As the browser wars have heated up again, so have complaints that Microsoft is once again unfairly leveraging its Windows OS -- this time Windows 7 -- to promote its Internet Explorer browser.
Browser competitors Mozilla, Opera and others are bristling about a setting in the Windows 7 Release Candidate pushed out via Microsoft's Windows Update service last week that makes IE8 the default browser upon installation, even when someone was previously using other browser software. Competitors complain this gives IE8 an unfair advantage over their software.
"We're concerned, of course, and continue to investigate," Mitchell Baker, chairman of Mozilla, which releases the Firefox open-source browser, said via e-mail Friday. "Using the Windows Update channel to update Internet Explorer in any way that undermines user choices is a clear example of how Microsoft uses its monopoly position to damage competition in related products."
However, analysts point out the Windows 7 RC1 is not the final version of the OS, and consider it highly unlikely -- given Microsoft's antitrust past and even present trouble with the European Union over IE's inclusion in Windows -- that the final version will do such a thing.
"It's not in Microsoft's interest to stir up that kind of controversy so close to the actual release of the product, so I doubt it was deliberate," said Laurent Lachal, a senior analyst with Ovum. "They have more to lose through that kind of controversy in terms of bad publicity than they have to gain."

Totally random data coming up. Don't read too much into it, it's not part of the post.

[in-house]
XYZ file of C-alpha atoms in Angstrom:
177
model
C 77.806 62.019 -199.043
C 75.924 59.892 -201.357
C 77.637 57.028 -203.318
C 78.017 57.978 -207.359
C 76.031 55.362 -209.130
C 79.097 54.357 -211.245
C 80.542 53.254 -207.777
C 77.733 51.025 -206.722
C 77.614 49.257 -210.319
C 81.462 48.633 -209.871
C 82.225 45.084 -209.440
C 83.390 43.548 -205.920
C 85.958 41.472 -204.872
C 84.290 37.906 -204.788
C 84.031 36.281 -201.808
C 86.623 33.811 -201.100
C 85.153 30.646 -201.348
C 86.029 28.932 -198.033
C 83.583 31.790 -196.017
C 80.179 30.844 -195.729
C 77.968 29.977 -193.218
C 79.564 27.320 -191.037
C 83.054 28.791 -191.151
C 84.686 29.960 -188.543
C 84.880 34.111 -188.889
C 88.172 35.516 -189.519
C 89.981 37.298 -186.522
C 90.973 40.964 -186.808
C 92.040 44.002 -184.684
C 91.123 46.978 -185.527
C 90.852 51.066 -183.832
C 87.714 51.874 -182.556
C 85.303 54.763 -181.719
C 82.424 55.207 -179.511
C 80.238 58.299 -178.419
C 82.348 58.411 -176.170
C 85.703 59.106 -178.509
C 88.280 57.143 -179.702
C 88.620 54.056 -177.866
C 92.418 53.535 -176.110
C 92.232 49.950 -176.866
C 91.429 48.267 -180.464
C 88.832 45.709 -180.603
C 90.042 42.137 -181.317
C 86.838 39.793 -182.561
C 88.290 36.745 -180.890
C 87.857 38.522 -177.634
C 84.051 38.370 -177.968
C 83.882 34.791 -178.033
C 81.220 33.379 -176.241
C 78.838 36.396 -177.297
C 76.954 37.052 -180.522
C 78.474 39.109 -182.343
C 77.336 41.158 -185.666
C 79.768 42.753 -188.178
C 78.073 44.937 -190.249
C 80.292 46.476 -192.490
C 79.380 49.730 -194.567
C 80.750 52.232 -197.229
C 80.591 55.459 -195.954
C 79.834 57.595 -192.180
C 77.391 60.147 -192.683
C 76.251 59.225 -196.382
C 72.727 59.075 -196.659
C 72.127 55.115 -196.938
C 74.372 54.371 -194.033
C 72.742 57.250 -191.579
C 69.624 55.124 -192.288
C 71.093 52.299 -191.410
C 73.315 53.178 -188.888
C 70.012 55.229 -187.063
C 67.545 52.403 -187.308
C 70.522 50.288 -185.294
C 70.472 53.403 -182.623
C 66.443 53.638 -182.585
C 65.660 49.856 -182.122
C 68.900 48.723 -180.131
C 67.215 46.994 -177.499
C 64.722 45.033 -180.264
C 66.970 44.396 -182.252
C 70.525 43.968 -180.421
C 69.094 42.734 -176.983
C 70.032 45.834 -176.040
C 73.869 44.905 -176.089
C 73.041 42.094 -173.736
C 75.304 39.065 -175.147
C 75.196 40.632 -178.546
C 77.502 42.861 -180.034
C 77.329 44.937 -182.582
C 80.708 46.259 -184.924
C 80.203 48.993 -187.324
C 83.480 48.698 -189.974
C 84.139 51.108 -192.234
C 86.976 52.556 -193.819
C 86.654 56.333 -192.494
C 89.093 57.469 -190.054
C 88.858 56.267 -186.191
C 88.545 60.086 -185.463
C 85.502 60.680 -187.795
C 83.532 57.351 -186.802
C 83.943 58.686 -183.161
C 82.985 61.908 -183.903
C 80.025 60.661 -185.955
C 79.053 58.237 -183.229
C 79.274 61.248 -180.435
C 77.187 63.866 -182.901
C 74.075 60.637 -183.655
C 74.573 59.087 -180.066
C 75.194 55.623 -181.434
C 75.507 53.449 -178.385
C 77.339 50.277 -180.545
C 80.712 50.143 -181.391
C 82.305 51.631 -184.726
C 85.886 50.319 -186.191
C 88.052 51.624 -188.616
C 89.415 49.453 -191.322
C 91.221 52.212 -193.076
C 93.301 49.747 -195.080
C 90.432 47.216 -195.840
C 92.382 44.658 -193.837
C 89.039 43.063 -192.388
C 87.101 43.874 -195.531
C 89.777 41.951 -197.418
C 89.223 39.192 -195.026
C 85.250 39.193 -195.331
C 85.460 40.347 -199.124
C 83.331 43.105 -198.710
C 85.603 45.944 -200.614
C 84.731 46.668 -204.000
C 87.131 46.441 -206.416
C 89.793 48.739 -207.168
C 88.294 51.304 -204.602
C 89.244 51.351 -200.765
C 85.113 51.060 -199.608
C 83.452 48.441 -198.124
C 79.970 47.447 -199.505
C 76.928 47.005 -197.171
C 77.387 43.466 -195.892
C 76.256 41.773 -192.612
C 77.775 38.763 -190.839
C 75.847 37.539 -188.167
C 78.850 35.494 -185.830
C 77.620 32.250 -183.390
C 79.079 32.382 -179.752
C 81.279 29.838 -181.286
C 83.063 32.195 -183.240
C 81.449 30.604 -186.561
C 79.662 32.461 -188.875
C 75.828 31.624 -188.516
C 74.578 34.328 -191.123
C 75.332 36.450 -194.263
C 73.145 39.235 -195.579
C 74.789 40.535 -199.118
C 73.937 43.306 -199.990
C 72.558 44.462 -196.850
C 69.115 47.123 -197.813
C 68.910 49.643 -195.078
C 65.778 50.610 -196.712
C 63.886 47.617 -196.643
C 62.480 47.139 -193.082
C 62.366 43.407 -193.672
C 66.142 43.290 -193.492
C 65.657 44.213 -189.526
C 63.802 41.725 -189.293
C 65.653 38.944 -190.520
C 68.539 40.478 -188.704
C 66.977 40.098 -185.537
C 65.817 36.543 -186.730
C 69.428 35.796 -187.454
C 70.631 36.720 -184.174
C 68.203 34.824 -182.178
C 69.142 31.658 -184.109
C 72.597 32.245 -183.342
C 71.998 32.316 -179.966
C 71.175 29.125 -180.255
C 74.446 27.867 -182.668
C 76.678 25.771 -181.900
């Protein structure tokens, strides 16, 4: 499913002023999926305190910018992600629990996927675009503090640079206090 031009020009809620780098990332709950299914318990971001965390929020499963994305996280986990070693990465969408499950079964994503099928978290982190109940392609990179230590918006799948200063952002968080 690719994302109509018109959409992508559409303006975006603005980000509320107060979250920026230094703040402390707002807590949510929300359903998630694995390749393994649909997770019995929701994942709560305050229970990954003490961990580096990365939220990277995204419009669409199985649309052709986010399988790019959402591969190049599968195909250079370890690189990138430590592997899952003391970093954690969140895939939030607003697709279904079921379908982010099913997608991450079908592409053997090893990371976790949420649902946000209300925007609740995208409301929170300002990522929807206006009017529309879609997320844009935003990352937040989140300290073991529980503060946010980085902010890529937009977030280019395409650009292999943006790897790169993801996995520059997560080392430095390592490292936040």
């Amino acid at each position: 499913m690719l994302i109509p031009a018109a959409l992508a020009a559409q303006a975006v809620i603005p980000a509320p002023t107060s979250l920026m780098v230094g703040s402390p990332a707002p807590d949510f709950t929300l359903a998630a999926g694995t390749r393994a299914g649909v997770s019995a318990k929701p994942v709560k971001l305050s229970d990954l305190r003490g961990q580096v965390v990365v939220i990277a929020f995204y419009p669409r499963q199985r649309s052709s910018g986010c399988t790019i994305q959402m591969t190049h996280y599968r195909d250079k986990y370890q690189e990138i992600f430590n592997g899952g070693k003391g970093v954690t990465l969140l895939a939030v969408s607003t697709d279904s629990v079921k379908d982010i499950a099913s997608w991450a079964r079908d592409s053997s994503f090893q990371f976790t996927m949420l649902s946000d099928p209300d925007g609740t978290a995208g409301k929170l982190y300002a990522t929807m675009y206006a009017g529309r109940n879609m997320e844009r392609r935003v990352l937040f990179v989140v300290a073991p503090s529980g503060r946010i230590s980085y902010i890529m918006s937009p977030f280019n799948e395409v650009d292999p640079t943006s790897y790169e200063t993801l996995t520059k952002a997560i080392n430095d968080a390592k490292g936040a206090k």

Microsoft did not reply immediately to a request for comment Friday.
Even if Microsoft changes the setting with the final release of Windows 7, which some expect as early as October, "the damage is already done," said Opera CTO Hakon Wium Lie.
"They have pushed IE8 onto Windows XP and Windows Vista users," he said. "When they run IE8, Opera users will find that their browser preferences are reset. Likewise with Firefox."
Lie said that although his company would prefer to "compete on merit," he believes Microsoft's behavior, which is not likely to change, may have to be controlled by government regulation for it to stop.
"We're very happy the European Commission ... is looking into Microsoft's behavior in the browser market," Lie said.
Still, another analyst said that even if Windows 7 makes IE8 the default, there is nothing stopping a user from making a browser of their choice -- be it Firefox, Opera, Google's Chrome or Apple's Safari -- the default once the OS is installed.
"Microsoft just continues to walk a fine line," said Sheri McLeish, a Forrester Research analyst. "They're well versed in the situation and they're pushing the envelope as far as they can to put their browser in front of people. It's a business strategy."